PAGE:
Do You Report Your Pell Grant Money on Your Return?

Pell grants don't have to be repaid.

Pell grants don't have to be repaid.

Pell grants offer need-based financial assistance for college and don't have to be repaid like student loans. Generally, Pell grants won't need to be reported on your tax return because they won't count as taxable income. But, make sure you meet the qualifications for the Pell grant to be tax-free before you send your return off to Uncle Sam.

Taxable or Not

Though your Pell grant might not come with the same qualifications or requirements as a scholarship, they're treated like scholarships for income tax purposes. According to IRS Publication 970, first, you must be enrolled in a degree-seeking program or one that prepares you for a specific trade upon graduation. Second, you must use the Pell grant for qualified expenses. Paying non-qualified expenses with your Pell grant makes it taxable income, according to the IRS.

Qualified Expenses

Qualified expenses for scholarships include your tuition plus any mandatory fees, supplies, books or equipment required for your courses. For example, if your chemistry lab charges a $100 equipment fee, you can pay that with your Pell grant and the Pell grant is still tax-free. However, if your college offers an intramural sports program and it costs $50 to sign up, if you pay that with your Pell grant that $50 just became taxable income.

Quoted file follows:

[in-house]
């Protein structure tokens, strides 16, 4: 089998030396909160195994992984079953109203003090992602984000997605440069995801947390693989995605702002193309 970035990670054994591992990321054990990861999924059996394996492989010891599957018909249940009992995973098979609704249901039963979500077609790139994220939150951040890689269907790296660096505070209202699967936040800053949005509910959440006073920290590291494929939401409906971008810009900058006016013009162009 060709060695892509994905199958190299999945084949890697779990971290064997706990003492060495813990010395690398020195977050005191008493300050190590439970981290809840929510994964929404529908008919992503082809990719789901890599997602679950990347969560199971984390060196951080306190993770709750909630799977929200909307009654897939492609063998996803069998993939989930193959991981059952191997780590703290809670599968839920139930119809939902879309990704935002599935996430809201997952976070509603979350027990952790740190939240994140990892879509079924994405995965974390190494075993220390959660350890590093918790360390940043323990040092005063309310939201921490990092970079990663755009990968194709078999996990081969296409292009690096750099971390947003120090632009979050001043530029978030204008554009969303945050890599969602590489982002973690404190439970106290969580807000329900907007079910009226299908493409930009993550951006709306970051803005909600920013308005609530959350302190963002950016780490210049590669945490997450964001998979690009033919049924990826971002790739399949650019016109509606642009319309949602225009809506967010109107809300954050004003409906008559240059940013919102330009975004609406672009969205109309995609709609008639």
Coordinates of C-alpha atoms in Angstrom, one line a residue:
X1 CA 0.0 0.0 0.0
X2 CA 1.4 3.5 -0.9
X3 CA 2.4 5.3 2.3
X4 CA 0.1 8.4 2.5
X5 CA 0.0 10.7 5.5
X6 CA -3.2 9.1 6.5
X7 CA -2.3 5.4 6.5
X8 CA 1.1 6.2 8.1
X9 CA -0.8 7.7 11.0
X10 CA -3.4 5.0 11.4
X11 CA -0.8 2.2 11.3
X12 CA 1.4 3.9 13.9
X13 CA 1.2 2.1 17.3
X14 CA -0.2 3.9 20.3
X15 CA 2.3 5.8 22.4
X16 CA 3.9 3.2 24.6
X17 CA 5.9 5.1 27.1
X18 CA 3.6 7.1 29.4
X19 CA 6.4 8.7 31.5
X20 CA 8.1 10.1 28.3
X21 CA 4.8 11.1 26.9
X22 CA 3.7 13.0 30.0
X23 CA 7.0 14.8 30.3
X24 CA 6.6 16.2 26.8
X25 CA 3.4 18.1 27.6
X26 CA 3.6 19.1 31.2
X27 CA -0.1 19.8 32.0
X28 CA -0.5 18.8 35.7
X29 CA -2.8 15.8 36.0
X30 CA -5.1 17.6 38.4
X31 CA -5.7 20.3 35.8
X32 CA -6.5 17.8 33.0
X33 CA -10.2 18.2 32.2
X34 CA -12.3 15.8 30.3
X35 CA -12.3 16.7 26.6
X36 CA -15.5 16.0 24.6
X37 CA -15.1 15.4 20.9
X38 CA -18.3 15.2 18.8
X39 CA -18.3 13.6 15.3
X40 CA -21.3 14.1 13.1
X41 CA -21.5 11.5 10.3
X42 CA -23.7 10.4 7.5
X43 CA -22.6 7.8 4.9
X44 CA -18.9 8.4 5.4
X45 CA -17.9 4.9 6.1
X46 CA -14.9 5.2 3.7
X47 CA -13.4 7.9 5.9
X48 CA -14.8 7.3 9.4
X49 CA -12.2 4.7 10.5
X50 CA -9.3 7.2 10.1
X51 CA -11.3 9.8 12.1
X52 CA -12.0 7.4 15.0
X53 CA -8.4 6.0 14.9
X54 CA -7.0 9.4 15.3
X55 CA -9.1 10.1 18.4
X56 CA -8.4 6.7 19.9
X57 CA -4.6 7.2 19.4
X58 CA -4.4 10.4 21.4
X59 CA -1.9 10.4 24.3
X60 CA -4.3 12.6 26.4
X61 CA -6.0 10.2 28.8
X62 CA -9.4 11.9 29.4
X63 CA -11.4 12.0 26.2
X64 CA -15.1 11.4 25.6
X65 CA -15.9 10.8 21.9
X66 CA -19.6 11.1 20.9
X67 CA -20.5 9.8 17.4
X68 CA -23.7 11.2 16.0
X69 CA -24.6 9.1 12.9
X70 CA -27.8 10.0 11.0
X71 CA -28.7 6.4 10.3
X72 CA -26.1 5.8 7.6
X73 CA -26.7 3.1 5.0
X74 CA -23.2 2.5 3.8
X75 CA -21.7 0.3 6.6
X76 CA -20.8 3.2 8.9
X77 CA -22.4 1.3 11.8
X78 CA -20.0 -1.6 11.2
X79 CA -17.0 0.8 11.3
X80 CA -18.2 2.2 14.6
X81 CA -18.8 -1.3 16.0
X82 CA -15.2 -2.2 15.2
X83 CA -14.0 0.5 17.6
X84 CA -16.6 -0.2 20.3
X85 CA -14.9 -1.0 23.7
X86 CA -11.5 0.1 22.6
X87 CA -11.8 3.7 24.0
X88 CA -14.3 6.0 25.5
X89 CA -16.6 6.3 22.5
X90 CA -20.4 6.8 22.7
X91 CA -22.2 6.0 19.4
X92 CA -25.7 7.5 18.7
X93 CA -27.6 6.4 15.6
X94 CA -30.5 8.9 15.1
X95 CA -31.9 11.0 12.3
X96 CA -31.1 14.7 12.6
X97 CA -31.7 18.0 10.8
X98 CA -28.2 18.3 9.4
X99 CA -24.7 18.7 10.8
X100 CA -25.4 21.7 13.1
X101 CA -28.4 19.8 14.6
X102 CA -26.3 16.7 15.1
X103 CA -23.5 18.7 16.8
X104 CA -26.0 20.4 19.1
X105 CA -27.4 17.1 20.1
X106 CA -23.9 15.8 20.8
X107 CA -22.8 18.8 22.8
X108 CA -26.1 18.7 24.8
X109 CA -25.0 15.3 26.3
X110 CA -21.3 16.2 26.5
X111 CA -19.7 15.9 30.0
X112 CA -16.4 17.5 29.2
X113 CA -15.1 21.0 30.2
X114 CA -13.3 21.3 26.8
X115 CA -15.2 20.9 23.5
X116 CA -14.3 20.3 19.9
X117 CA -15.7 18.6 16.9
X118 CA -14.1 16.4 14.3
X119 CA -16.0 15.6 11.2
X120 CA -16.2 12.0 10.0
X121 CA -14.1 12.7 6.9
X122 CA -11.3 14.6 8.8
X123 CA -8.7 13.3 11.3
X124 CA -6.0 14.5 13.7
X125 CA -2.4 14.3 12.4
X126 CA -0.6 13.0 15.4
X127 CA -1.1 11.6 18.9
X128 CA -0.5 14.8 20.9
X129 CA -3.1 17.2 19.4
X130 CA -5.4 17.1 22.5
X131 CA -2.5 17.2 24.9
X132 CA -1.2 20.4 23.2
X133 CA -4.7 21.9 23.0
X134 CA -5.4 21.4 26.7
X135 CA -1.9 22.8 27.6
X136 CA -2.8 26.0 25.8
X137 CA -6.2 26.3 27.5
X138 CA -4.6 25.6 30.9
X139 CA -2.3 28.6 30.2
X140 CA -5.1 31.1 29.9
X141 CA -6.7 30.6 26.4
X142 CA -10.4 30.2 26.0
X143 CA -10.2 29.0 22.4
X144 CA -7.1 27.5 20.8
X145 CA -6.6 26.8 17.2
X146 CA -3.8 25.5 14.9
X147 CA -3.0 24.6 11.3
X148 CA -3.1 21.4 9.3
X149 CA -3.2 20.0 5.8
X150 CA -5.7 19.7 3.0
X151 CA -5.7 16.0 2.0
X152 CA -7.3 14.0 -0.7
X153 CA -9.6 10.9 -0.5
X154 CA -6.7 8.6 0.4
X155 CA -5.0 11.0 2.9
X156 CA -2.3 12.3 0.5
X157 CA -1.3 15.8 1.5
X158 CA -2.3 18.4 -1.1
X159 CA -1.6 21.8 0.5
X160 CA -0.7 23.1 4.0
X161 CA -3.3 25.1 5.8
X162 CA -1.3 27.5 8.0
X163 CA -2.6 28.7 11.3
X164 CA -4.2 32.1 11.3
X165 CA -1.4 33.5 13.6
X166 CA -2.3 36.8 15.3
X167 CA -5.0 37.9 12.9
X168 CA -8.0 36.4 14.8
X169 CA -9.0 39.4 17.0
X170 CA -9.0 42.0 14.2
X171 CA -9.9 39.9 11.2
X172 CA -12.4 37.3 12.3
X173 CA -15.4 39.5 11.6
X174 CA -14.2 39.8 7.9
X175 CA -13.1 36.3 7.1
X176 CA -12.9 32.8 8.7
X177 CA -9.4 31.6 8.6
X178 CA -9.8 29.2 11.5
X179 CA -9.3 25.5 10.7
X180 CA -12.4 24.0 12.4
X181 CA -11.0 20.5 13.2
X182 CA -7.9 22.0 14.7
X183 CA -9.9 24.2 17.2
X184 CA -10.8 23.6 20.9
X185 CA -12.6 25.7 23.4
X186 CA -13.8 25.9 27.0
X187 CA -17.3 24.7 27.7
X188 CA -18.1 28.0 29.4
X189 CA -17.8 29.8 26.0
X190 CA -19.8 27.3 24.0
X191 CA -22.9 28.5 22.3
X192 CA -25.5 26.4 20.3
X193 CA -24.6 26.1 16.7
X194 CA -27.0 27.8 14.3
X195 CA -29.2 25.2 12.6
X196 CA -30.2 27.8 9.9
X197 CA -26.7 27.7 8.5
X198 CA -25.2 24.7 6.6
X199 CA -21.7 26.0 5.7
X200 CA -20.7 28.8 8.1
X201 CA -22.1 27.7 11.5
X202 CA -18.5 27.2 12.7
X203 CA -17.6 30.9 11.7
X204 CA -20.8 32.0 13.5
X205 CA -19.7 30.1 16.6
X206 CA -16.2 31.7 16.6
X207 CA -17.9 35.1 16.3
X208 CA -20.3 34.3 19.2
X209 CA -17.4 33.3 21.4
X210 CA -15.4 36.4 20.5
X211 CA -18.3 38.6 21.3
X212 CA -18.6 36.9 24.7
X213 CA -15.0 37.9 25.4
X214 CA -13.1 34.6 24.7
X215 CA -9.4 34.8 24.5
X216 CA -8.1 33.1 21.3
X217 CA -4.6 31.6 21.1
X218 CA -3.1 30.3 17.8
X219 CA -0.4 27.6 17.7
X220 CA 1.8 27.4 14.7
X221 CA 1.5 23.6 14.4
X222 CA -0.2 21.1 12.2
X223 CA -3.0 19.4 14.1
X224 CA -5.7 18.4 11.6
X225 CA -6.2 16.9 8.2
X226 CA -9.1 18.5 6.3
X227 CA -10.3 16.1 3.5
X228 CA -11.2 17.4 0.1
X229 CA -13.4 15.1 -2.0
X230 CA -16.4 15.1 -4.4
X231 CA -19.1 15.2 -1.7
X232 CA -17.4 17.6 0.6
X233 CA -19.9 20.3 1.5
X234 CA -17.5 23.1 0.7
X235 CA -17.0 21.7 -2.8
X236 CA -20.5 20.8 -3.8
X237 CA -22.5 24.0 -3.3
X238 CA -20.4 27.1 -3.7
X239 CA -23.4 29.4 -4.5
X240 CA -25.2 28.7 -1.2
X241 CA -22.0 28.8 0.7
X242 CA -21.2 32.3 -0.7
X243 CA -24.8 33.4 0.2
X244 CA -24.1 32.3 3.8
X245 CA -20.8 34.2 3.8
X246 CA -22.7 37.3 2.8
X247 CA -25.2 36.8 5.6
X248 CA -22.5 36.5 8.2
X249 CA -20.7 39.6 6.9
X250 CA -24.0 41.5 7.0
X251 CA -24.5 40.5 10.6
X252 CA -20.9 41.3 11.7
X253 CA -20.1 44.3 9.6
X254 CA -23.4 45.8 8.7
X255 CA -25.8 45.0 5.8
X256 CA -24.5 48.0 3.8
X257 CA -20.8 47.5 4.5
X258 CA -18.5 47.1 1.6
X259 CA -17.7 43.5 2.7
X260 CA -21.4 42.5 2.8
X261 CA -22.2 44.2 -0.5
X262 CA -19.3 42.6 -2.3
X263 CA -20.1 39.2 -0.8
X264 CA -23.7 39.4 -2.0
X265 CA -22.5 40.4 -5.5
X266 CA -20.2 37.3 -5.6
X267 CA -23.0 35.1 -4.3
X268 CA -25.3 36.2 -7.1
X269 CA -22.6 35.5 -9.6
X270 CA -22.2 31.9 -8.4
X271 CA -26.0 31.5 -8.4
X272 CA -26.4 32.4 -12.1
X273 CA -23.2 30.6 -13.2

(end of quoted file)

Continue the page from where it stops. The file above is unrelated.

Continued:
Tax Reporting

If you do have to include any portion of your Pell grant as taxable income, where it gets reported depends on what tax form you're using to file your return. On Form 1040-EZ it gets included with your other wages on line 1. On Form 1040A or Form 1040 it gets included on line 7. If you didn't receive a W-2 for your Pell Grant -- which is likely the case -- write "SCH" next to line 1 or line 7 to indicate to the IRS that your income includes scholarships.

Tax Rates

Your scholarship income is taxed at the same rate as your other earned income for the year when you file your taxes. You can figure out how much you're going to owe by multiplying your taxable Pell grant amount by your marginal tax rate. For example, say you fall in the 10 percent tax bracket. If you must include $500 of your Pell grant in your taxable income, that will cost you $50 on your taxes.

About the Author

Mark Kennan is a writer based in the Kansas City area, specializing in personal finance and business topics. He has been writing since 2009 and has been published by "Quicken," "TurboTax," and "The Motley Fool."

Photo Credits

  • Stockbyte/Stockbyte/Getty Images